Shadle, C.H., Tiede, M., Masaki, S., Shimada, Y. and Fujimoto, I.
Articulatory effects of vowel context on fricatives: an MRI study.
J. Acoust. Soc. Am.
Acoust. Soc. Am., .
Full text not available from this repository.
Magnetic resonance imaging (MRI) is increasingly used in speech production research, particularly to obtain three-dimensional images of sustainable sounds such as fricatives or vowels. However, acoustic studies of fricatives [Shadle et al., Proc. ETRW, 193--196 (1996)] have shown that the spectral shape varies with vowel context, with the amount of variation depending on the fricative. This study, therefore, uses MRI to study the articulatory correlates of vowel context effects on fricatives. Two subjects (male French, female American English) for whom a large acoustic, aerodynamic, and articulatory database of fricatives already existed, were studied. Three different imaging methods were used that varied in acquisition time, image quality, and image extent: midsagittal turbo-flash (2 s), midsagittal spin-echo (15 s), and full coronal and axial spin-echo scans (approx. 2 min each). The subjects uttered the fricatives [f, theta, s, S] in vowel contexts [a, i, u]. Results indicate that not only are vowel context effects preserved in the longer duration images, they are often heightened. [f] showed the greatest variation in configuration with vowel context. Comparison to acosutic results and other MRI studies will be presented. [Work supported by ATR HIP Laboratories, while the first author was an invited researcher at ATR.].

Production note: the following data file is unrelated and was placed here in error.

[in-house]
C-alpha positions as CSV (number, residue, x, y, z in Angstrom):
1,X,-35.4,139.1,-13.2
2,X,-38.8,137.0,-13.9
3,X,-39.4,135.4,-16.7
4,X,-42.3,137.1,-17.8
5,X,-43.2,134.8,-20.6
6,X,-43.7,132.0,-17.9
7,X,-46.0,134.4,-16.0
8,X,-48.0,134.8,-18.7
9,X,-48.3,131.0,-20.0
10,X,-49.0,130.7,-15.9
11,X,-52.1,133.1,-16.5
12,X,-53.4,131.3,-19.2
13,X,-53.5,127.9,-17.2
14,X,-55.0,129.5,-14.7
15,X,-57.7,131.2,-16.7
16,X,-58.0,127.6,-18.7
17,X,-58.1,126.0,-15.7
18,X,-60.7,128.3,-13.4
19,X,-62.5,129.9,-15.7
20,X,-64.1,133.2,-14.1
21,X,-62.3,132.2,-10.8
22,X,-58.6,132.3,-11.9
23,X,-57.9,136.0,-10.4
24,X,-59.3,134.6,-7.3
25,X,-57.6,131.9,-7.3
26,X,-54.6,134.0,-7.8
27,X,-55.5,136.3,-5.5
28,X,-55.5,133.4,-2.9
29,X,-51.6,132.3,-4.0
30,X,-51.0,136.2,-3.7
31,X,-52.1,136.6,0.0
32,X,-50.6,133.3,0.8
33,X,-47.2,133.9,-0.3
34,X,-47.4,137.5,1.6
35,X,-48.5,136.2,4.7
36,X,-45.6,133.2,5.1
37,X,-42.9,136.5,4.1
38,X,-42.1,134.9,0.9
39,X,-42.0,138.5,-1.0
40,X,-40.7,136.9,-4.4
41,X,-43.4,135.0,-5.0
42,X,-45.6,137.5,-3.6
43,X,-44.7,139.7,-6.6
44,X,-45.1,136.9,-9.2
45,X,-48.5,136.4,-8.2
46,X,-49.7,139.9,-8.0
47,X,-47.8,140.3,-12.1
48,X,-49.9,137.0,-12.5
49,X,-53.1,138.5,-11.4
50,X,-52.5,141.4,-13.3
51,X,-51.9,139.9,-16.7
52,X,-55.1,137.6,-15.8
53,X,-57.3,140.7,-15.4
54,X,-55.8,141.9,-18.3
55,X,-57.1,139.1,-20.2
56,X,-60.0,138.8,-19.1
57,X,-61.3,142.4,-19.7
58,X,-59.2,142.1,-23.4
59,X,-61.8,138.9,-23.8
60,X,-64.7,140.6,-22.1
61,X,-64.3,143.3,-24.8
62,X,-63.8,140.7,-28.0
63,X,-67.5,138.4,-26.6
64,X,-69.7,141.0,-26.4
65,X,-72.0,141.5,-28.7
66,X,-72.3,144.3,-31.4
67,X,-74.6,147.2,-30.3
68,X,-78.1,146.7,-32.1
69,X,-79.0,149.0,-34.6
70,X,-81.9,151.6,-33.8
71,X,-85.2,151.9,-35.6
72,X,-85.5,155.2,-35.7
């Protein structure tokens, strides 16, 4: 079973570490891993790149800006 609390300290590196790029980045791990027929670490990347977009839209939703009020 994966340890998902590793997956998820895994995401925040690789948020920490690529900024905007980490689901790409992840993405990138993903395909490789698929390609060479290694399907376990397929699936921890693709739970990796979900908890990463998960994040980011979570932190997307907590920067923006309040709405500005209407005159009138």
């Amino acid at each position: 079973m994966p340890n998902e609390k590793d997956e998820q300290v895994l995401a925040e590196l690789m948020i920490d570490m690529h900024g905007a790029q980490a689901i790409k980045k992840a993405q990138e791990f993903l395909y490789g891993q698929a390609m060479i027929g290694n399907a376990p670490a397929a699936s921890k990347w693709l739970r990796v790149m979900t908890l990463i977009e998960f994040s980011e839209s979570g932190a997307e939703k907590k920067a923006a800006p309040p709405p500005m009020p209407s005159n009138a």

Actions (login required)